Medication Administration: A request for medication form is on my website.
- Medications administered at school require written parent request and a physician order, this includes over the counter medication. A faxed order is acceptable.
- Prescription and over the counter medication must be in the original container.
- Prescription medications require a current and accurate prescription label. Pharmacies will provide you will provide you with a labeled bottle for school if you request it.
- Medication must be delivered to the nurse by the parent and will be kept in the clinic. This includes emergency medication.
- Students are allowed to self-administer emergency medications like rescue inhalers, epi-pens, and/or diabetes treatment ONLY if there is:
o The nurse has counseled with the student and parent to determine competency of the student and make realistic plans.
o The student complies with campus safety policy.
- No district employee may administer herbal/dietary supplements unless prescribed by a physician, provided by the parent, and if required by the Individualized Education Program or 504 plan. The rational for this policy is related to the fact that herbal/dietary supplements are not FDA approved.
Illness: When to keep your child home – Additional information on my website
- Students must be fever free, less than 100 degrees, for 24 hours without fever reducing medication (ibuprofen/Tylenol) before returning to school.
- Students vomiting 2 or more times in a 24 hour period unless released by physician that the cause of vomiting is not infectious and the child is in no danger of dehydration.
- Diarrhea or stools with blood or mucus
- Mouth sores and drooling until a physician or the health authority does not feel the condition is infectious.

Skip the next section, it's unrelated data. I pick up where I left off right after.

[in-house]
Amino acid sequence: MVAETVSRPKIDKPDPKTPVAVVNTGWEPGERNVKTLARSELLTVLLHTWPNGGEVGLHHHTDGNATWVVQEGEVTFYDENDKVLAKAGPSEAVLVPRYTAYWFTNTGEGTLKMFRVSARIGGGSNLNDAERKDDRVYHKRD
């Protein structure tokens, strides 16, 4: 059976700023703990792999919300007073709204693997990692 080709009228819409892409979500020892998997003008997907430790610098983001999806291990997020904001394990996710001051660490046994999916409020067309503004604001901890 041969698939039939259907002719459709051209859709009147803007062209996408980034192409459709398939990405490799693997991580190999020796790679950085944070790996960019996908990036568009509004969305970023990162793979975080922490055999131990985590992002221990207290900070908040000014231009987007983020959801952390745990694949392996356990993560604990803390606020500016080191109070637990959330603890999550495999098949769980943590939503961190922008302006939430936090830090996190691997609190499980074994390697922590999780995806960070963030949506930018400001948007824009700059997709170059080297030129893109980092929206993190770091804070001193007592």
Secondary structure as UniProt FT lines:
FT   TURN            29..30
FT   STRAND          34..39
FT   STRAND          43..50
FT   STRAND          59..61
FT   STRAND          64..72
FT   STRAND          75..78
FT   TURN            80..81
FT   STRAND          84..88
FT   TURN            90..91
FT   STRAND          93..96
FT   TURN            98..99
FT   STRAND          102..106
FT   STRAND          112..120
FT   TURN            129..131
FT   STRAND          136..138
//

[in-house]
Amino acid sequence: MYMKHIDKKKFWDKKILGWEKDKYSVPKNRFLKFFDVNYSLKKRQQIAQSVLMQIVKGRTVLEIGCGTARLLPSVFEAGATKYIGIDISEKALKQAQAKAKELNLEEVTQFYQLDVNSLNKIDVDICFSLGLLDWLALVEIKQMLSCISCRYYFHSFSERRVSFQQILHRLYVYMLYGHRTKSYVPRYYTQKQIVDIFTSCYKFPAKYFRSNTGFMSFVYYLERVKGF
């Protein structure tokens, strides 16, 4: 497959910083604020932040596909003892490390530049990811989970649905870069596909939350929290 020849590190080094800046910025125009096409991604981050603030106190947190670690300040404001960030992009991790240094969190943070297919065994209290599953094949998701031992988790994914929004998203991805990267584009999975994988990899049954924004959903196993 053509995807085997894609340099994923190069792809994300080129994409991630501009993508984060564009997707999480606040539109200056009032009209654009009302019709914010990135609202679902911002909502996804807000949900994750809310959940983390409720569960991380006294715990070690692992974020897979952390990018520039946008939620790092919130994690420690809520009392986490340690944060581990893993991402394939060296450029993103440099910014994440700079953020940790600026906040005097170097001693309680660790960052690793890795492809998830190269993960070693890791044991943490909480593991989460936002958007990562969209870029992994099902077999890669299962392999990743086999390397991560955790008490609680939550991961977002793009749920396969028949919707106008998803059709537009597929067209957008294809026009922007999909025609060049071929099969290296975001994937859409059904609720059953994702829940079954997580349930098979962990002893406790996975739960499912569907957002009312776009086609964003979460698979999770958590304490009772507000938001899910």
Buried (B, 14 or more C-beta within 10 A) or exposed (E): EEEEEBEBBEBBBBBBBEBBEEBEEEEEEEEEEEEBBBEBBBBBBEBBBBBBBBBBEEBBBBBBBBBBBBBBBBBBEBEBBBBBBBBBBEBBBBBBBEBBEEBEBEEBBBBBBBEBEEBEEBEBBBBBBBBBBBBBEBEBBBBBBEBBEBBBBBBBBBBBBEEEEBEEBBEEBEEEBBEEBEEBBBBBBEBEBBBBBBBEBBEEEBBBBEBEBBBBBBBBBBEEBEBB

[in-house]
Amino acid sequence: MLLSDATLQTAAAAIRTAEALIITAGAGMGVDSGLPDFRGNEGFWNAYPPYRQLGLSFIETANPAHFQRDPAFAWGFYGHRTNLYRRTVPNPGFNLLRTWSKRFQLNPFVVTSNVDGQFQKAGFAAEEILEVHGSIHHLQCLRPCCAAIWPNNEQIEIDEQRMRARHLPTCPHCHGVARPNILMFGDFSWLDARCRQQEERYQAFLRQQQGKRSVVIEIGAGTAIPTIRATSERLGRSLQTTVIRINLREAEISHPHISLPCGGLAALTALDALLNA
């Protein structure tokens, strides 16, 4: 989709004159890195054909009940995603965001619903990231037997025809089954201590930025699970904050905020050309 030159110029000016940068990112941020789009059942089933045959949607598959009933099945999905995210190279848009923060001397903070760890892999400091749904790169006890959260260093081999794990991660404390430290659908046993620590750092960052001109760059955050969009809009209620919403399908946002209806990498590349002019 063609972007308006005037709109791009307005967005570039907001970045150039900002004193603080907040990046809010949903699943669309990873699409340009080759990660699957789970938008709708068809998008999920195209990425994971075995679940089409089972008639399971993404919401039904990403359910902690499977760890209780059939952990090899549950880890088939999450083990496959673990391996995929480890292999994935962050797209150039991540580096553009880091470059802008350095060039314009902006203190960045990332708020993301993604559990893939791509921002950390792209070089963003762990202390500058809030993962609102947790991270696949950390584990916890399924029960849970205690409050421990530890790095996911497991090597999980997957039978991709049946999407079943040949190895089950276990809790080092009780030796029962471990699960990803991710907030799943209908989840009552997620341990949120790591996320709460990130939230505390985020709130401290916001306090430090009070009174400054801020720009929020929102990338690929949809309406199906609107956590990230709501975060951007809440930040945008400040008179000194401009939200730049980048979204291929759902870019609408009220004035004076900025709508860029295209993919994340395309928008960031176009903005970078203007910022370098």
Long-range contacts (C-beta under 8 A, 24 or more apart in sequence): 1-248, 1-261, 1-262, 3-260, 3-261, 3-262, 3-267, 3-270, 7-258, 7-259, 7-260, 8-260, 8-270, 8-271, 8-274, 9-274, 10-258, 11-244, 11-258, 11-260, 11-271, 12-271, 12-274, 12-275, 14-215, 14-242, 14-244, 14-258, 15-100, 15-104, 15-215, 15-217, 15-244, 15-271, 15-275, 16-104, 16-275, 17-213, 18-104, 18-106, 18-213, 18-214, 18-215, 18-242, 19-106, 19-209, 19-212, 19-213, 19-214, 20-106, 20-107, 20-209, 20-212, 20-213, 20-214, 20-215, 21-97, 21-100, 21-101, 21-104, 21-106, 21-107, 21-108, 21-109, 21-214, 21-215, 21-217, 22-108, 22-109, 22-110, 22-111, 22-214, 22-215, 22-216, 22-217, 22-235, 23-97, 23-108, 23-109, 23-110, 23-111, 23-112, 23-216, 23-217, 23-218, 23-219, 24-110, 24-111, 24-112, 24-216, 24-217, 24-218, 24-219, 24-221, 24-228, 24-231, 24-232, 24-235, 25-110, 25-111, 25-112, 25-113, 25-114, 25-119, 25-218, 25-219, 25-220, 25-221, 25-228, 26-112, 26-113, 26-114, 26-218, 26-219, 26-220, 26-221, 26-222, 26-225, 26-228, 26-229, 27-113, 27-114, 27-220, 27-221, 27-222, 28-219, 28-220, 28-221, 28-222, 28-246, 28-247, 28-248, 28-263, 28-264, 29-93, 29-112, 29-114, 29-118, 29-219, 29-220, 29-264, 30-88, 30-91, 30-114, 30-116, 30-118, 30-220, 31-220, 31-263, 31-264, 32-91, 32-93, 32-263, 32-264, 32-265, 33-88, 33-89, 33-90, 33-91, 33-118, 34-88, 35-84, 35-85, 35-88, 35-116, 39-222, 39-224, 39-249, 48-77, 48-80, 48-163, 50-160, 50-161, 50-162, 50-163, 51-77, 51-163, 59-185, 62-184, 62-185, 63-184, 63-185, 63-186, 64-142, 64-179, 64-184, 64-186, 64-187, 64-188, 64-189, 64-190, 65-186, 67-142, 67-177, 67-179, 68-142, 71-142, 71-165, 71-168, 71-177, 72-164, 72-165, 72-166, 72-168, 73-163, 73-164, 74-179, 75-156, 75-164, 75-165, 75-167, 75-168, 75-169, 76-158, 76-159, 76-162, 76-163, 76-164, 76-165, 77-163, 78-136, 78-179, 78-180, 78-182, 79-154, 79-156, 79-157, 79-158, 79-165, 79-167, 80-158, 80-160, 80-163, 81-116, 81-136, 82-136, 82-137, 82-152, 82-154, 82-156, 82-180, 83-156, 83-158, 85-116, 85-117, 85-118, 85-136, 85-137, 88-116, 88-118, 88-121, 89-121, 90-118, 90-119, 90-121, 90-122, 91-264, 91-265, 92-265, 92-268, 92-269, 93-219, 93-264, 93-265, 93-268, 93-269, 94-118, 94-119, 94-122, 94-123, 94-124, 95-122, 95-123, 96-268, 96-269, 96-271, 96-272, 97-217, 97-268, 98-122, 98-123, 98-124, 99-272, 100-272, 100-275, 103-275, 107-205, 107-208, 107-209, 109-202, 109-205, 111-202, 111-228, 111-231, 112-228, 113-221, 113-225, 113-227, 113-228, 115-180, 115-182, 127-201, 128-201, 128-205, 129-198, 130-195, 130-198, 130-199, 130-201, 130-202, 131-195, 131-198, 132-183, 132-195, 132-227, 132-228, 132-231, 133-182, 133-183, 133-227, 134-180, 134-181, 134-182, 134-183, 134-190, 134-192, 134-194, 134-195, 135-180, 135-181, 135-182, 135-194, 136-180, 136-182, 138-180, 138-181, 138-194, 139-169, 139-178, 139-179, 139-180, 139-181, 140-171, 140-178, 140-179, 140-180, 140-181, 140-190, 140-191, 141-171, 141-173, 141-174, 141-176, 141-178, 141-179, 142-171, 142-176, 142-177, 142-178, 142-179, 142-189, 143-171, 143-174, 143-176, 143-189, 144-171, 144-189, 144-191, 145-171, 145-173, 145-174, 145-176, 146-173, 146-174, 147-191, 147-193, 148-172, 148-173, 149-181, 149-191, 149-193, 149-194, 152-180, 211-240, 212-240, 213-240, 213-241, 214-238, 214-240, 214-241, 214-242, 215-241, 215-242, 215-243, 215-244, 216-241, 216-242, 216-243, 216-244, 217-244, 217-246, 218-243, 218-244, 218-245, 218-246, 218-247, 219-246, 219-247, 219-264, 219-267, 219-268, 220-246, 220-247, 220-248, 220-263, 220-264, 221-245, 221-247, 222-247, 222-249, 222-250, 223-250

- Fever or rash or change in behavior until a physician has determined that the problem is not caused by an infectious disease.
I would also like to share with you a resource I provided for teachers along with a first aid bag that contains bandaids, antiseptic wipes, tooth boxes, Vaseline for chapped lips, and gloves.
Guidelines for Appropriate Nurse Referrals
PLEASE DO NOT HESITATE TO SEND A STUDENT TO THE NURSE IF YOU ARE NOT SURE OF THE NEED FOR A NURSE ASSESSMENT
The following guidelines are basic first aid tasks that do not require nursing assessment and are designed to assist you with determining the appropriateness of referring a student to the nurse. Inappropriate referrals to the clinic increase risk of a healthy student being exposed to a student that is ill and remove them from the classroom unnecessarily.
- Paper cuts – wash with soap and water or antiseptic wipe, bandaid if needed.
- Old scratches, insect bites/stings, or wounds unless they appear infected (inflamed, drainage, red)
- Old scabs that are bleeding - – wash with soap and water or antiseptic wipe and bandaid.
- Hang nails – apply fingertip bandaid to protect.
- Rug burns – wash with soap and water or antiseptic wipe.
- Loose baby teeth – encourage student to wiggle with tongue and put it in a tooth box (in the first aid kit) when it falls out.
- Superficial scrapes and scratches - wash with soap and water or antiseptic wipe, bandaid if needed.
- Blisters - wash with soap and water or antiseptic wipe, bandaid.
- Chapped lips – apply Vaseline with a q-tip from the first aid bag.
- Old injuries that parents are aware of unless there is a change in status – increased swelling or pain.
- Splinters deep under the skin - wash with soap and water or antiseptic wipe, bandaid if needed.
- Vague complaints unless the student feels feverish.
- Please avoid sending more than one student at a time unless it is an emergency or the student requires a buddy.
Please call or email me if you have any questions or concerns.